Wednesday, 10 August 2016 11:48


Christoph Schmidt, Jochen Andritzky, The Wall Street Journal, 09.08.2016   




From the terrorist attacks in Belgium, France and Germany, to Russia’s meddling in the Ukraine and the nearby instability and internal conflict that has set off a refugee wave, the security challenges in Europe are intensifying. The urgent question is whether the Continent is prepared for an adequate response.  


Following the January 2015 Charlie Hebdo massacre in Paris, France’s President François Hollande announced a revision of his country’s military-planning law to free up an additional €3.8 billion ($4.21 billion), to be spent between 2016 and 2019. That corresponds to approximately 0.05% of France’s gross domestic product if the expenditure is divided equally over the four years. Further attacks in November prompted Mr. Hollande to announce additional security measures, such as the hiring of more police and military personnel, at an estimated cost of €800 million, or 0.04% of GDP in 2016. He also declared a national state of emergency.   


Still, defense spending in France, at 1.8% of GDP, remains short of the 2% target for all NATO members. As a whole, the eurozone spends barely 1.2% of GDP on defense. Internal-security spending by the eurozone hasn’t grown in relation to GDP in the past decade. Expenditures for “public order and safety,” which includes police, courts and prisons, still amounts to approximately 1.7% of GDP.  


This is understandable in some ways. The economic crises in many eurozone countries forced a focus on budget streamlining. Now is not an easy time to start new initiatives or reallocate scarce public funds.  


Yet this attitude cannot justify neglect. Across Europe, the case for higher security spending and the reallocation of public funds toward counterterrorism is obvious. In addition to these new threats, the next U.S. presidential administration is likely to shift back to Europe much of the burden of providing European security.  


In matters of internal security, the U.S. provides a model. Following the Sept. 11 attacks, America reacted decisively. The budget for homeland security rose to $74 billion in 2009, or 0.5% of GDP, from $17 billion allocated in 2001. It has remained largely constant since.  


EU member countries have only recently begun revising their internal-security and defense strategies. Federica Mogherini, the EU’s foreign-policy chief, only calls for a “sufficient level of expenditure” for defense. To that end, Germany plans to increase military spending this year by €1.2 billion, or 0.04% of GDP, and €10 billion cumulatively by 2019, bolstering its army for the first time in 25 years. Belgium plans to spend €500 million, or 0.1% of GDP, on policing, jailing returning jihadists and reinforcing borders.  


Small spending increases are unlikely to raise public confidence. In addition to the security threats spreading across Europe, southern European countries such as Greece and Italy now find themselves faced with massive influxes of refugees. Yet these two countries in particular are under great fiscal strain. Between 2010 and 2014, Greece decreased total spending on public order, safety and defense by 15%, and Italy, 6%.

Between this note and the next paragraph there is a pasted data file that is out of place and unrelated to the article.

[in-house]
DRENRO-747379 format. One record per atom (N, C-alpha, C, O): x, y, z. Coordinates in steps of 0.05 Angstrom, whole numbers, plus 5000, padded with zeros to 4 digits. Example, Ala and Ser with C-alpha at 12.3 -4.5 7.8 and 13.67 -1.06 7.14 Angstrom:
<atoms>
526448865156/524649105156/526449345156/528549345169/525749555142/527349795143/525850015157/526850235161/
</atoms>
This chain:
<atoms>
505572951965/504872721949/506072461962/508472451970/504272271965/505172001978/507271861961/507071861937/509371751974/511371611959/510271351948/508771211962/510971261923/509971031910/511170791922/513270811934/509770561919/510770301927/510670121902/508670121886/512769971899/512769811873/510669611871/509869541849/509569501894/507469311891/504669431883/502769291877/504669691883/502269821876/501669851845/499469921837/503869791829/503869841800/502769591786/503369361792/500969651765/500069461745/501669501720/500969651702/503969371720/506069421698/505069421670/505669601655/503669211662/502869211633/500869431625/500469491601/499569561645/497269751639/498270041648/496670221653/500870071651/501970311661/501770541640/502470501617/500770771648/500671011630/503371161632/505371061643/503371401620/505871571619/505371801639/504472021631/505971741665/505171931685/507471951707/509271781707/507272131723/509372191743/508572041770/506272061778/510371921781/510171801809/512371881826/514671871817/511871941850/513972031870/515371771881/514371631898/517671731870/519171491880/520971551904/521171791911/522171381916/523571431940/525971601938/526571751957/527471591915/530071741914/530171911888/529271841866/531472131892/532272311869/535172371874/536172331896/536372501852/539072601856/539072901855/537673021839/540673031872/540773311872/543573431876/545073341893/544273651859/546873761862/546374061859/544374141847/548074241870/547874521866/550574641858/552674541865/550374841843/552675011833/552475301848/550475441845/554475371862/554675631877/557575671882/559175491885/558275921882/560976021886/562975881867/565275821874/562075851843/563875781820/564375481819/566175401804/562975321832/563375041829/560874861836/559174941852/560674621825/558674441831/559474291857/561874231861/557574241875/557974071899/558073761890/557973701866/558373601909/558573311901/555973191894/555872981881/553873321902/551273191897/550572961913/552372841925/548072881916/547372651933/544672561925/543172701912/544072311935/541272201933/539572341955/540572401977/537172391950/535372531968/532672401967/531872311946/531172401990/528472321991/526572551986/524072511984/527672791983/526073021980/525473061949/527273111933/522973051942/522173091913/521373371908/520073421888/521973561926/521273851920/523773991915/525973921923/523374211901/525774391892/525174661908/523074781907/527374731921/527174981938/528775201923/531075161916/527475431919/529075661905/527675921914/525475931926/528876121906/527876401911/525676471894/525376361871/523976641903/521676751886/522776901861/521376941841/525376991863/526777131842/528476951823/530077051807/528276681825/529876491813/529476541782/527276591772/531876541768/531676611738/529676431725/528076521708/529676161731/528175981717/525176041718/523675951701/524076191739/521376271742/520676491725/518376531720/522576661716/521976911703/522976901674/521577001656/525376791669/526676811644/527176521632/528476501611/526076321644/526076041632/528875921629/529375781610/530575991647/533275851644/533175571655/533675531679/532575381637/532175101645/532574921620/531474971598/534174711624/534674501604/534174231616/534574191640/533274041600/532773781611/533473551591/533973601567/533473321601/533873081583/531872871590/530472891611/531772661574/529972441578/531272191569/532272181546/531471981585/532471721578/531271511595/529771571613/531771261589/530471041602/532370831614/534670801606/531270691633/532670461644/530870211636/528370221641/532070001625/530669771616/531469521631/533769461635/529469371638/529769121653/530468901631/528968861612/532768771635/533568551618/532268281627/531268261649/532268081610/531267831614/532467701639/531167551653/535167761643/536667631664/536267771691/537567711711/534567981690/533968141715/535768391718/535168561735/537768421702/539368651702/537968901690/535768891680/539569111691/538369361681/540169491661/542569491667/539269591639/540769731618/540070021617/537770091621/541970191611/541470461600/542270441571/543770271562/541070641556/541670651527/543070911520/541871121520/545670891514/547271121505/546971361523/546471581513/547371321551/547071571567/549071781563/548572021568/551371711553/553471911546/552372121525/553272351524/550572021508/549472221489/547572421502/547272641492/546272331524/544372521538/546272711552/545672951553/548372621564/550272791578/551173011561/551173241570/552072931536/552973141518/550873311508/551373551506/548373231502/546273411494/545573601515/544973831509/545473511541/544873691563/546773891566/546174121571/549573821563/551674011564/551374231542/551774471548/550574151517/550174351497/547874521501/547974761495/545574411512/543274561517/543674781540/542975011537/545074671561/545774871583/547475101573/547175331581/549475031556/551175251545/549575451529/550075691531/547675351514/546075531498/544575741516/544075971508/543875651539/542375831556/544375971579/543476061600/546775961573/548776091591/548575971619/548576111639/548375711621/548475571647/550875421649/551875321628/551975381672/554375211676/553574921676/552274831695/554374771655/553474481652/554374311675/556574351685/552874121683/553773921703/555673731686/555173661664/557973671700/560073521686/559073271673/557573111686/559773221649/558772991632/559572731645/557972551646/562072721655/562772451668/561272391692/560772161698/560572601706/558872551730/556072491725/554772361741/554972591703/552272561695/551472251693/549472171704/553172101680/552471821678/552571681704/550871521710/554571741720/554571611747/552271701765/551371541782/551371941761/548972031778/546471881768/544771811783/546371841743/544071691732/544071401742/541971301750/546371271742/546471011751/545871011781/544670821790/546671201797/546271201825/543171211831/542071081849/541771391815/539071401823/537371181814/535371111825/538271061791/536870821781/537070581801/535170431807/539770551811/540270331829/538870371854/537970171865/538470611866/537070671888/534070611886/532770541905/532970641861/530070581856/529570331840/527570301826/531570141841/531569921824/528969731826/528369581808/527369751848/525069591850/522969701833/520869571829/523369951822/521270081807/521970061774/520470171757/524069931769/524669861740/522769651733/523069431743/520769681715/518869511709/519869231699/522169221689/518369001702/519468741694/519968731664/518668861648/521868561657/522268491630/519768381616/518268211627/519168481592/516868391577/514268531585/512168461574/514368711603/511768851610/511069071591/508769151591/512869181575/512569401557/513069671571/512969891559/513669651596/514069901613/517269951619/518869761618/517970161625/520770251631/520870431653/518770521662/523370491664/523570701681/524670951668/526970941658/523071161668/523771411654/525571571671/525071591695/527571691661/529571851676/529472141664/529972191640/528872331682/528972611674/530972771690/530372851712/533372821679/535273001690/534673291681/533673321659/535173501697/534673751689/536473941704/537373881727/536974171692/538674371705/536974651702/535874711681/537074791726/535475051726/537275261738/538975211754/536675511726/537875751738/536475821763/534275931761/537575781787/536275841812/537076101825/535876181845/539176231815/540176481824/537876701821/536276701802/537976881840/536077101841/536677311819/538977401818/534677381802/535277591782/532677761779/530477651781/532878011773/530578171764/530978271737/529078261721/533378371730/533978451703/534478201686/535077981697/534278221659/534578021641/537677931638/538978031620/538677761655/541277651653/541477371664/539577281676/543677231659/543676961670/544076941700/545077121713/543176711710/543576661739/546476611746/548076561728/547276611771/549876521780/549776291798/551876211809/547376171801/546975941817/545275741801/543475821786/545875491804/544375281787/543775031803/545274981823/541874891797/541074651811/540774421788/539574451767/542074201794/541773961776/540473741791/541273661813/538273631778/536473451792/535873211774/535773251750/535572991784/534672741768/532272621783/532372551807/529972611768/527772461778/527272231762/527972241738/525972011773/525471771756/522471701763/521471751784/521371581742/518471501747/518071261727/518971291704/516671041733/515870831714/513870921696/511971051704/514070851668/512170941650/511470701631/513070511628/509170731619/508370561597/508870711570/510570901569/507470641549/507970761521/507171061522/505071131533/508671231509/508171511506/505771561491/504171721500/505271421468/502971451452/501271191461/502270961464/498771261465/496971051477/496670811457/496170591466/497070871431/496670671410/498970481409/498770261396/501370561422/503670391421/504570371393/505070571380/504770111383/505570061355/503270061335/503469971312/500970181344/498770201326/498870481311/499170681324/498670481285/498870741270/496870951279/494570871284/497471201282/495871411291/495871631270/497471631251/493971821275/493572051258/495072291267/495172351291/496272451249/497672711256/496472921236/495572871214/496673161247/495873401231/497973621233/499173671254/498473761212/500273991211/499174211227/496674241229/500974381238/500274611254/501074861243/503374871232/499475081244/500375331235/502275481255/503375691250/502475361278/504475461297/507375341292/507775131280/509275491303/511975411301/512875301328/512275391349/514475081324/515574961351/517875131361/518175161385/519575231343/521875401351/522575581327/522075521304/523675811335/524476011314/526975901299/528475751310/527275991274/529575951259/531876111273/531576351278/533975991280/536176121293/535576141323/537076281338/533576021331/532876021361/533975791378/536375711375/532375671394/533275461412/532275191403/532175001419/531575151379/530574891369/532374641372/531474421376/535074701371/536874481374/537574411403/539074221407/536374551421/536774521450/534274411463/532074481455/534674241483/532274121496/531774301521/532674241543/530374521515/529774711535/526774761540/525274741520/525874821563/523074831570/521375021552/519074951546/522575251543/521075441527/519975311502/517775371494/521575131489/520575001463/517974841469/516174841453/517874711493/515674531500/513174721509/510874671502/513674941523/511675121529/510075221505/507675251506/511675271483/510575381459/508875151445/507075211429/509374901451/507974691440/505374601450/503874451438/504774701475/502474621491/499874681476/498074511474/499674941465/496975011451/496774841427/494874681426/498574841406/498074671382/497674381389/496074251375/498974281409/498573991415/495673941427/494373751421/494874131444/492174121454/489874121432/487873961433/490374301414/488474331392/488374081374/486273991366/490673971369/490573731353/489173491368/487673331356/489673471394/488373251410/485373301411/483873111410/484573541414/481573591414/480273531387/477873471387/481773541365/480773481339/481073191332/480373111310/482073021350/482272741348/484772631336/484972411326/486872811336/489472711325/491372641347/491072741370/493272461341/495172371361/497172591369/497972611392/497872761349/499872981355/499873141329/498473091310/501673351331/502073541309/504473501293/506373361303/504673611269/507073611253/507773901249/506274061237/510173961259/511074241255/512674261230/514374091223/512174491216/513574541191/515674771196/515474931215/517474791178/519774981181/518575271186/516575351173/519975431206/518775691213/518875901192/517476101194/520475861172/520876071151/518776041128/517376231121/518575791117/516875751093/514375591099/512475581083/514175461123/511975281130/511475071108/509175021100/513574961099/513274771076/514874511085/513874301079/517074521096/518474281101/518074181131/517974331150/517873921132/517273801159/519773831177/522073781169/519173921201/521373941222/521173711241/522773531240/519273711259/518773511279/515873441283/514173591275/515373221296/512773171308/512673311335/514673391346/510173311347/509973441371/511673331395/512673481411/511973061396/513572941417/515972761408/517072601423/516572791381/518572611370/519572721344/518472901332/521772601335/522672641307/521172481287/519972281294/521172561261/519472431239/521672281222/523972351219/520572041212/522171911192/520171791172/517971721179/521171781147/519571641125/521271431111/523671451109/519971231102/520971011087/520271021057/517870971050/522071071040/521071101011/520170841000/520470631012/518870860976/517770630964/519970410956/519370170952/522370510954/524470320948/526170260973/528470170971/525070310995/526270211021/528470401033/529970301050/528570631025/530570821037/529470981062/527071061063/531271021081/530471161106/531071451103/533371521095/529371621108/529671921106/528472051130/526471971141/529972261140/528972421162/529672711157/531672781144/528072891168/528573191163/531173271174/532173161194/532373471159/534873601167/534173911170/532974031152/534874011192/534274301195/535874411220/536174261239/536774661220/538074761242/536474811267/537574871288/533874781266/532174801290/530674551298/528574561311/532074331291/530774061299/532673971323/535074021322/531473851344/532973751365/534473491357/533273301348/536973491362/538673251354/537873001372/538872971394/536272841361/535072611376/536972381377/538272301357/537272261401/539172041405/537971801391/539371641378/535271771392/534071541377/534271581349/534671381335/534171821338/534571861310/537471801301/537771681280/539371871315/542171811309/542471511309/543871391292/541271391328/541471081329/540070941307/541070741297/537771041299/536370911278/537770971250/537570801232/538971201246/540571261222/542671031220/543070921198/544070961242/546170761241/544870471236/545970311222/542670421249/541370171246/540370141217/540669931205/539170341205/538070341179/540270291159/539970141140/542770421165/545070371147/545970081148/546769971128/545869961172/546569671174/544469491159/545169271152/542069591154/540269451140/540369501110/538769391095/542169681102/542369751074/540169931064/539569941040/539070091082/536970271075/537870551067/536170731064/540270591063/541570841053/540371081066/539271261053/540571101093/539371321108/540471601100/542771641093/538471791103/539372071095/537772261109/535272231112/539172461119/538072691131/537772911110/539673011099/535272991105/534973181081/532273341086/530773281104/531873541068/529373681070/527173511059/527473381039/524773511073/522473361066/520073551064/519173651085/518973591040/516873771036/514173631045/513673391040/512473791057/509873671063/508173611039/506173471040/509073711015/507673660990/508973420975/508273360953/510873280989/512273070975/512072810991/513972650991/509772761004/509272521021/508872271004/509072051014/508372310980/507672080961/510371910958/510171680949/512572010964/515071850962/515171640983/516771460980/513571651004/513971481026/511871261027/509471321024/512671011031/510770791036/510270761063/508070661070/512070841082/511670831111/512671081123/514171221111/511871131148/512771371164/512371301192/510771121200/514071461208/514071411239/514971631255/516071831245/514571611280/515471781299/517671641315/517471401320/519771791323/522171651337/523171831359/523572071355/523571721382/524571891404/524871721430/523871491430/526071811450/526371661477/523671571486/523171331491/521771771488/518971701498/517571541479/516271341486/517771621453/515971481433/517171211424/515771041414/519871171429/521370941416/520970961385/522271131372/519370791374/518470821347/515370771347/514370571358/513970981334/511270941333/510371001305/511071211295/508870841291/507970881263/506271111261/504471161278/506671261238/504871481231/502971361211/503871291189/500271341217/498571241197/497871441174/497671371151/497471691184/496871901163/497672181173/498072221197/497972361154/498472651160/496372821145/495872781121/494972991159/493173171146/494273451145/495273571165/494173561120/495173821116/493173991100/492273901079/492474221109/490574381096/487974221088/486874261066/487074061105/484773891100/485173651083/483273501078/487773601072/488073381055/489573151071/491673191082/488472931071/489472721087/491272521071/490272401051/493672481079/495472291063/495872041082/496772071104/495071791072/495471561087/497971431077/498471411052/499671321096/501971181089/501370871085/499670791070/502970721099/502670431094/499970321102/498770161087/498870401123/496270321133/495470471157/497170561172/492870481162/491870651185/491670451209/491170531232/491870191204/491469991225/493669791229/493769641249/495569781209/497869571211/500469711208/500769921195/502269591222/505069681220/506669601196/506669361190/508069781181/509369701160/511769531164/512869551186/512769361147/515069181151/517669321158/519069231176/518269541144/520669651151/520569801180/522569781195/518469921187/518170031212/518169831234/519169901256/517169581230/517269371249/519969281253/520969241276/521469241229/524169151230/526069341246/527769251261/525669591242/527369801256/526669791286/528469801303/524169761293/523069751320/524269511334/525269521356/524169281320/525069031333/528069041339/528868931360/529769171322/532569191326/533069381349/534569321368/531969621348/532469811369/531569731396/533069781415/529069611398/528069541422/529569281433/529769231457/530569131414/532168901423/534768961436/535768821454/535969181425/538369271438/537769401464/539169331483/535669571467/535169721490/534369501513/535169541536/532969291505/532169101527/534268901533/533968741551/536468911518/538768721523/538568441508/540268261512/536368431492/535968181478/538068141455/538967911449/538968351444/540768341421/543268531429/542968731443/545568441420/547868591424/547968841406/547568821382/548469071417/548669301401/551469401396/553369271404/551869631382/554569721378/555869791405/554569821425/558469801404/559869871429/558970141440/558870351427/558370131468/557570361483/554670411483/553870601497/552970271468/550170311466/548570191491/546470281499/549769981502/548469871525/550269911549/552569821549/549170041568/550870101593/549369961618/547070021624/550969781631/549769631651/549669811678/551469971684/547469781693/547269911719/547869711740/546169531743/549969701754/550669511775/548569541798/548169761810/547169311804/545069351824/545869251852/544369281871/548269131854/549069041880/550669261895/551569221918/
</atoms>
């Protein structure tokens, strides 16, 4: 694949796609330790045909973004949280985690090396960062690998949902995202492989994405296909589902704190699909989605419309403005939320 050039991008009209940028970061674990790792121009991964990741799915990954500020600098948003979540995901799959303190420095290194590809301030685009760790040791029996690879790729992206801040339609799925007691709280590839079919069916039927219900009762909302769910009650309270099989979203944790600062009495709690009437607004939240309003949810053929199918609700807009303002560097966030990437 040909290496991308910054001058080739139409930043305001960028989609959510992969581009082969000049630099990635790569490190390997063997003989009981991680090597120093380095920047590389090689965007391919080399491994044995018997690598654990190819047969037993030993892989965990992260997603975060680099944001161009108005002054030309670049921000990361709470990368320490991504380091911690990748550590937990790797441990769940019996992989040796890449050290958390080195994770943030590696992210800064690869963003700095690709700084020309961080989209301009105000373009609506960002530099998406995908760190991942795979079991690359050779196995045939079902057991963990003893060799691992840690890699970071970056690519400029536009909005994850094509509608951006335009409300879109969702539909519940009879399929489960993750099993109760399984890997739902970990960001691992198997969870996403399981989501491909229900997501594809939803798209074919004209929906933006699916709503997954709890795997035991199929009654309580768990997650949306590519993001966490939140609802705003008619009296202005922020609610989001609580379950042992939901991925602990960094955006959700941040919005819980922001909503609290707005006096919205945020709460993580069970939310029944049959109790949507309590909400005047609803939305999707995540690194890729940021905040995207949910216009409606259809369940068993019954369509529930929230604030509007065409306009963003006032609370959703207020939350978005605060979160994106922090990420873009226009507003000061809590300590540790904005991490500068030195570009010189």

Europe needs to do more. New threats and the declining “peace dividend” following the end of the Cold War are long-term challenges that are likely to dominate the agenda. Europe needs to review its defense strategies and redirect spending to areas that can effectively tackle the new threats. Intelligence gathering and sharing is a prime example. European governments and their allies such as the U.S. must make a greater effort to exchange information and coordinate intelligence gathering.  


This will consume sizable fiscal resources, both in investment as well as current spending. Any shift in Europe’s security policy will require a similar shift in security spending. But it would be unwise to take the more convenient route and allow security spending to threaten budgetary discipline. Raising public debt, and thus the risk of a financial crisis, shouldn’t be the price for higher security. 


That’s why the European Commission should remain vigilant and defend the path of fiscal consolidation enshrined in the EU’s fiscal framework. EC President Jean-Claude Juncker’s intervention in favor of extraordinary security spending without any offsetting measures, even for countries under the excessive deficit procedure, is counterproductive, since it undermines the EC’s mandate to safeguard the Stability and Growth Pact.  


No such trade-off can be allowed to prevail. The citizens of Europe have a right to be protected from new and old threats. This will require a more forceful response than the one seen so far. Security must not be traded for fiscal and economic stability. The increased spending for security and defense should be matched by cuts in other areas of fiscal spending, or higher taxes. The EC should protect this faultless if inconvenient logic and not bend the rules, even in face of another terrible terrorist attack.  


Mr. Schmidt is chairman of the German Council of Economic Experts, where Mr. Andritzky is the secretary-general.

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